We also saw that when we applied a base look while shooting, we could tweak it to our liking in color correction. This seems obvious now, but it certainly wasn't three years ago.

What we learned about using the 5D for feature film production wasn't just about that camera. It was about taking creative approaches to solving problems and constantly having high expectations.

Bandito Brothers' work on the BMW ad. Please click on image above for larger view.

If you're working for someone, it's not your job to convince them to work on your platform of choice. As a service company, it's your job to provide the services that they ask for. And as our company has grown, we have an increasing demand for work on both platforms.

The cross-platform mentality that we have adopted in order to "play nice with others" has been working well for us, because in our three primary client editing rooms, we have a Mac Pro and we have an HP Z800. We are mostly running Avid Media Composer on the Z800; infrequently, we will run Final Cut Pro. We rarely are conforming, finishing, or building our After Effects finishing projects on anything but the Z800.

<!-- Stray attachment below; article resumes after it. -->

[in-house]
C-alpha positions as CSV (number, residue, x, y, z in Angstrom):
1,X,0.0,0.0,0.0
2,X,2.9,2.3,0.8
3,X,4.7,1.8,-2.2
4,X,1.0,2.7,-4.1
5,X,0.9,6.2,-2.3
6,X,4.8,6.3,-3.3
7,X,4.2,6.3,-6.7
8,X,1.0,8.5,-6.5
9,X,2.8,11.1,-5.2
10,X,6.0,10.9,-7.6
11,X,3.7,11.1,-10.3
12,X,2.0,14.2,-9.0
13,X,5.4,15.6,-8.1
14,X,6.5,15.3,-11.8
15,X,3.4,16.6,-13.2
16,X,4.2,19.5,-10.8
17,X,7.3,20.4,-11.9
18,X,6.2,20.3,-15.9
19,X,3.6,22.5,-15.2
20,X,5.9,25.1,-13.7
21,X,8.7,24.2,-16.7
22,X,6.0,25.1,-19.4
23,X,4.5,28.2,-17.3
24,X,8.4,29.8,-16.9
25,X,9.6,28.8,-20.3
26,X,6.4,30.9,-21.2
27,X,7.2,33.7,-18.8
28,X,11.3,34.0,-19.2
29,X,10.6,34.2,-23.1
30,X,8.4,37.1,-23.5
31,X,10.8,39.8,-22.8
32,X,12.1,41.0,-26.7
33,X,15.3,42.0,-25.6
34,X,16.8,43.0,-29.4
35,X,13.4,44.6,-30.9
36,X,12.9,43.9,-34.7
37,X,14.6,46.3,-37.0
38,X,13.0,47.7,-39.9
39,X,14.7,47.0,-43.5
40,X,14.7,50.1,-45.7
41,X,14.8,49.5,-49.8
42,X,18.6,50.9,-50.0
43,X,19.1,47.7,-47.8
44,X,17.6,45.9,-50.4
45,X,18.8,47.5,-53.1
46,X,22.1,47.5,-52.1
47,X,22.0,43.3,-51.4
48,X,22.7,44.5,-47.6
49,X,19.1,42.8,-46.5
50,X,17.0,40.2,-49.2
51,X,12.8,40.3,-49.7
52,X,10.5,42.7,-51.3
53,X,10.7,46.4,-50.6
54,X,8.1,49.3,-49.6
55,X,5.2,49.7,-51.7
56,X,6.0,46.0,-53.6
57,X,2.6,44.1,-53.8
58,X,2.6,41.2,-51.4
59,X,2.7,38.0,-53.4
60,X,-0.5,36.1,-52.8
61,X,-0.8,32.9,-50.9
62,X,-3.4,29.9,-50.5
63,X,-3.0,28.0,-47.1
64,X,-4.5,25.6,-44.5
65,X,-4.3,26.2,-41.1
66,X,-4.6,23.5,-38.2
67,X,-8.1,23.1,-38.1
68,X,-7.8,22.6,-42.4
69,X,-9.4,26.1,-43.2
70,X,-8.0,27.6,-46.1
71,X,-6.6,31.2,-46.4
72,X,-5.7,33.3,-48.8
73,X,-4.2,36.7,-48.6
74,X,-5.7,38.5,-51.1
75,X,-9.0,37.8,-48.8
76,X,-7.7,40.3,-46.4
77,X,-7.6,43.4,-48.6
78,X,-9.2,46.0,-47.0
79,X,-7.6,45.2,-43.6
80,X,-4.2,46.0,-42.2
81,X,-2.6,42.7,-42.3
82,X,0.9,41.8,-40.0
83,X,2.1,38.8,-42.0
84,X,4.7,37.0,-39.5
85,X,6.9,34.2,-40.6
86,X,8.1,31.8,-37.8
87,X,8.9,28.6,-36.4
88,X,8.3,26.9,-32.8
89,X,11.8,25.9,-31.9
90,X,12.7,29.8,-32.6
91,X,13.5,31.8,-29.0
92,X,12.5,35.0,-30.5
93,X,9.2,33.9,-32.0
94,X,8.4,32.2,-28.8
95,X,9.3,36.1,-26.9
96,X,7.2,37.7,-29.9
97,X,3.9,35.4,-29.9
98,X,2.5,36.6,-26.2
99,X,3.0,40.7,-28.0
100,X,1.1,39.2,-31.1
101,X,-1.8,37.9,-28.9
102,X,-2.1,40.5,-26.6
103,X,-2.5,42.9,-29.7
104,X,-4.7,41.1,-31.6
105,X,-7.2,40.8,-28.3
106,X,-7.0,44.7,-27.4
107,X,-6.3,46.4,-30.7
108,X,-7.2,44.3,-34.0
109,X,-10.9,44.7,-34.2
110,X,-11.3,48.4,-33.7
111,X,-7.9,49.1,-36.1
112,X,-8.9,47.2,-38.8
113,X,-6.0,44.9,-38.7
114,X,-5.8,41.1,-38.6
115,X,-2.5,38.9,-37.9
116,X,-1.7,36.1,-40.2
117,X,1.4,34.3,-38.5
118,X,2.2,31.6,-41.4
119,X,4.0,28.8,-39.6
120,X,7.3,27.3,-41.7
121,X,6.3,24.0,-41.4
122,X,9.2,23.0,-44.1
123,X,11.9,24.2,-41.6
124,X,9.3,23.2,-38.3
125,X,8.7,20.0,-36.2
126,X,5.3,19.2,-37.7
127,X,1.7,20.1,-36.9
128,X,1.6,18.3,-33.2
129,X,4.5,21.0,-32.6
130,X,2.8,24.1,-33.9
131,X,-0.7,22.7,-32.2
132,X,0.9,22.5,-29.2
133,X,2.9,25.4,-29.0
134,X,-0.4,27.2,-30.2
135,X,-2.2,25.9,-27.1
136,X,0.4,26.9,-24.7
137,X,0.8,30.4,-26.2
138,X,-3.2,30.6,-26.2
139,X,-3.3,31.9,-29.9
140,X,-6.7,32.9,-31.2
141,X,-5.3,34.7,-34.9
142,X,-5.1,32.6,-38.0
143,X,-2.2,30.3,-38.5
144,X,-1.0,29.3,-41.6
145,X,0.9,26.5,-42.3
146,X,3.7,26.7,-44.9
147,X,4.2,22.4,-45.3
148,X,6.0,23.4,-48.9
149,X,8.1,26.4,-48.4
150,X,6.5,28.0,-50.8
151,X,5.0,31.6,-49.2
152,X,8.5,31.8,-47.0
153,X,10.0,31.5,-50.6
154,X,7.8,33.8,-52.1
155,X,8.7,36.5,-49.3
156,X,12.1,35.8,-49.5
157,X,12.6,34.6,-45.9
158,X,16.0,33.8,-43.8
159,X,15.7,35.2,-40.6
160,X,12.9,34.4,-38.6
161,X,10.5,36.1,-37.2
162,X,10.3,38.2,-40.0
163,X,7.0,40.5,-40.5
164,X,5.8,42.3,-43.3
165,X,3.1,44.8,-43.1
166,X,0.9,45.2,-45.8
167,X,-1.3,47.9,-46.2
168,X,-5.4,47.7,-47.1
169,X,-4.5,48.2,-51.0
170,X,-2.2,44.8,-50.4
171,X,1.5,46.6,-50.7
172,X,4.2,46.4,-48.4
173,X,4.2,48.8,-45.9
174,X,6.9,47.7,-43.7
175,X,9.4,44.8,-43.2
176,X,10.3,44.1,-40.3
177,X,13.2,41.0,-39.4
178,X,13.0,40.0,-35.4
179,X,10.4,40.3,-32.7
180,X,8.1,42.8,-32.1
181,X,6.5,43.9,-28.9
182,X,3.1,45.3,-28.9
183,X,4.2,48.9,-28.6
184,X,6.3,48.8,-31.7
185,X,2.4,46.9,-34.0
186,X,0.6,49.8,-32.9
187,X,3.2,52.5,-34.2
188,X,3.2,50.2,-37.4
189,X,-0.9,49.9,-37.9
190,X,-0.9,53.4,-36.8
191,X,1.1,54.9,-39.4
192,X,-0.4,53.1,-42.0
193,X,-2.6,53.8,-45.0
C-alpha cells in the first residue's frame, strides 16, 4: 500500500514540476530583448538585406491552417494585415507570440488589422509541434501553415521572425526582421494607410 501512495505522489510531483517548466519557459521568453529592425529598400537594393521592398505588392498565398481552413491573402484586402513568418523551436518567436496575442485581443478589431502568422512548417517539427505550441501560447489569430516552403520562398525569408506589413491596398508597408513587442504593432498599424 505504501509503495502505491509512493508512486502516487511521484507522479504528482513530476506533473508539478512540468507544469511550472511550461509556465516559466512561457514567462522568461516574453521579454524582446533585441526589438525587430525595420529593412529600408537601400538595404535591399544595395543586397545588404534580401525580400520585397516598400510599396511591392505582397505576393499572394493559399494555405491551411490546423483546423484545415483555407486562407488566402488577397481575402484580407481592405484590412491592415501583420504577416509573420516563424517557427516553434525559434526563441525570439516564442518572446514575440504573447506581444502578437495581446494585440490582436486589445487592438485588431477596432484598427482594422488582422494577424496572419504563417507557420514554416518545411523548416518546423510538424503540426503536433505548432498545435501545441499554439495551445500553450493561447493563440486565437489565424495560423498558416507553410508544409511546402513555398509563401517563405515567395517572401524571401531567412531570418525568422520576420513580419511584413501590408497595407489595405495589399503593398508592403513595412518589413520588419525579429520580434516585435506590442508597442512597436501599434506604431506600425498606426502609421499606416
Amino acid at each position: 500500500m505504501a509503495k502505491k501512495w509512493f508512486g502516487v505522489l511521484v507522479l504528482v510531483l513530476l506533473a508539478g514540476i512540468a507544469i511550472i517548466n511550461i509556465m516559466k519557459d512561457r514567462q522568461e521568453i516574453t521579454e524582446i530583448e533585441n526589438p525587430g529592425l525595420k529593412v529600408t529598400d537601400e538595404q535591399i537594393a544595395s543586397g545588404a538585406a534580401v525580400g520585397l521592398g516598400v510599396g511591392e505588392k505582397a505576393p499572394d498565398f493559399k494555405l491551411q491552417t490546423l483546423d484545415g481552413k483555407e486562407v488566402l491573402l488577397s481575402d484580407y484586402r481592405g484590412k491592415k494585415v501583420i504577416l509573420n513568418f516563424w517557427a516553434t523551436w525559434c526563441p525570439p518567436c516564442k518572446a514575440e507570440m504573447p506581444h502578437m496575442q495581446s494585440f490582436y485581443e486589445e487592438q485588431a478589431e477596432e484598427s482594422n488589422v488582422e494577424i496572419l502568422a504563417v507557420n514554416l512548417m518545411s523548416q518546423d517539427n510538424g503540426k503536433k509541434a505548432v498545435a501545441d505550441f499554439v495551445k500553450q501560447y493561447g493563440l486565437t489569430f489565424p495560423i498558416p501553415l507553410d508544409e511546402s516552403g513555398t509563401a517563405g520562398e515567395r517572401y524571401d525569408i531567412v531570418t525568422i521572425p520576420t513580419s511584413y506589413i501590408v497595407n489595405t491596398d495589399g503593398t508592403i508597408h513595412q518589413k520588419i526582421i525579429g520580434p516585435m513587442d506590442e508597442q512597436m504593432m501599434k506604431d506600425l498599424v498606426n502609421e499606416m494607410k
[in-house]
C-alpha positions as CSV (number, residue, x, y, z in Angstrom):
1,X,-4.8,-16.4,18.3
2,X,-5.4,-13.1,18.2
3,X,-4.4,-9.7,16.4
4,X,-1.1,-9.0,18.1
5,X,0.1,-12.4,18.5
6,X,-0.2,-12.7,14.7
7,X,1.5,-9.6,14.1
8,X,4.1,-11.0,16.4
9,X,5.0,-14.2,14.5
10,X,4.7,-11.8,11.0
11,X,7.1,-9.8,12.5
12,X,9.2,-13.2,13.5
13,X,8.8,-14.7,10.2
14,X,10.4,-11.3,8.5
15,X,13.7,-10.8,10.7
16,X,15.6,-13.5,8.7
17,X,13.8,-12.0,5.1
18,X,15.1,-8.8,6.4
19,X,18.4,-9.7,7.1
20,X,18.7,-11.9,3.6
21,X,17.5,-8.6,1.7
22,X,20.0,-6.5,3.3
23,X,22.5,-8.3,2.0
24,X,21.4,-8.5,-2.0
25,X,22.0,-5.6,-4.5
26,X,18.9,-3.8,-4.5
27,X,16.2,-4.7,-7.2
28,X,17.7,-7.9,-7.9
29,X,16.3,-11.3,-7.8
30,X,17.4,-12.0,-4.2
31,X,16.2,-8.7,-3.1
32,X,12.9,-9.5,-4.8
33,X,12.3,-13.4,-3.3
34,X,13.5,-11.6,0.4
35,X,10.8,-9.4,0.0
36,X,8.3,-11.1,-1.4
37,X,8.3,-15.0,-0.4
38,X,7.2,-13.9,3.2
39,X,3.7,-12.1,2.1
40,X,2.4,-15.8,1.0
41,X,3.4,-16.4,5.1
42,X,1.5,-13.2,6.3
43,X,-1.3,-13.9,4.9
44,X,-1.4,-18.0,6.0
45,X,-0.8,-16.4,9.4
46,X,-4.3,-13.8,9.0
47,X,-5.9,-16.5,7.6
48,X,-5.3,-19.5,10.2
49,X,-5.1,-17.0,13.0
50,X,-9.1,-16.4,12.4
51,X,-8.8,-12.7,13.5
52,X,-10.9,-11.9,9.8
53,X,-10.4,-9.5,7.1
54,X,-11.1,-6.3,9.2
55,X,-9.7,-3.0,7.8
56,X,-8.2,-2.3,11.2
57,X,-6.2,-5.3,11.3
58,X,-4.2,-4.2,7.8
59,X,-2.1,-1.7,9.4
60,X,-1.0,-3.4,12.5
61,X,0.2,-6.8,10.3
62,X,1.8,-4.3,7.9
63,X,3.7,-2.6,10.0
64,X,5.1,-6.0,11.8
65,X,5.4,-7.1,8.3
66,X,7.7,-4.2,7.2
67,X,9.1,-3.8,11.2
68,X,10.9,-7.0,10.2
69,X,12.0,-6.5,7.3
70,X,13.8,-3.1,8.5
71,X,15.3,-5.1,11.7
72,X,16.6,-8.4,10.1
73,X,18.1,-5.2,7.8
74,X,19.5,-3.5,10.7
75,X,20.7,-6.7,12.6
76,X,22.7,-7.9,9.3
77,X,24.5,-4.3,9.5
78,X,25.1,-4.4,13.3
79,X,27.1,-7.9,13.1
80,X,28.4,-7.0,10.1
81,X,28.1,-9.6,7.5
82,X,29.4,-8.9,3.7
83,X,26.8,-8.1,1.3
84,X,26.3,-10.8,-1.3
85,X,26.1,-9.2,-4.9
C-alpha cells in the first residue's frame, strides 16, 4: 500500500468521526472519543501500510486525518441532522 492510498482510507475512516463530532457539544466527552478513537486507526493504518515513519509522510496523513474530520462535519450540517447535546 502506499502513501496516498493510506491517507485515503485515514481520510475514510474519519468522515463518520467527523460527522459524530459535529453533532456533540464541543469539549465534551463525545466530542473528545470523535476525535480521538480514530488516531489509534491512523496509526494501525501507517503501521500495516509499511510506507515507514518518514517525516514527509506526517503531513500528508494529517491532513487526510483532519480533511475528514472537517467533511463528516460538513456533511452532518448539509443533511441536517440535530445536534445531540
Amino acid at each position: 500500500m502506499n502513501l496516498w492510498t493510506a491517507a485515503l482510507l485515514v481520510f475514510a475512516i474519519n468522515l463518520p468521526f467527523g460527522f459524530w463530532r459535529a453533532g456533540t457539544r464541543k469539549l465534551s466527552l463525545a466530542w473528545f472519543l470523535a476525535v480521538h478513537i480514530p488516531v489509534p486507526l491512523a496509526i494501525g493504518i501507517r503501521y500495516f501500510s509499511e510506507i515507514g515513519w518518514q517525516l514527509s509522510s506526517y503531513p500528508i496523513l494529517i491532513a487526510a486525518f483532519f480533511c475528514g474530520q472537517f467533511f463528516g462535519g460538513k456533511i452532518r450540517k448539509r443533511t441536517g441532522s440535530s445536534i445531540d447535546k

Bandito Brothers' Jacob Rosenberg on the set of the independent feature Tinsel. Please click on image above for larger view.

Our computers are currently split approximately going with HP from the beginning is that the performance for the price makes it such a strong value.

The other thing is that, when we were starting out, there were no real time HD solutions on a Mac. They just didn't exist. Sure, you could playback a timeline with exact files, but there were no hardware accelerated solutions that had effects, titles, transitions, etc and could pipe it out the SDI without rendering. 2007 is not that long ago, but in terms of what I'm talking about with HD playback, it's like the dark ages.

So, for about 2 years of our business, we edited in HD, in Adobe Premiere pro, in real time, SDI in and out with Matrox hardware to a projector in a big room, and the client experience was really captivating. They weren't looking at this little box. It was the cornerstone of what I wanted the Bandito Brothers post experience to be like. It was just a matter of pragmatism at that point, knowing, "Okay, everyone wanted to come back because there's a great vibe in the room, and everything WORKS and it looks great."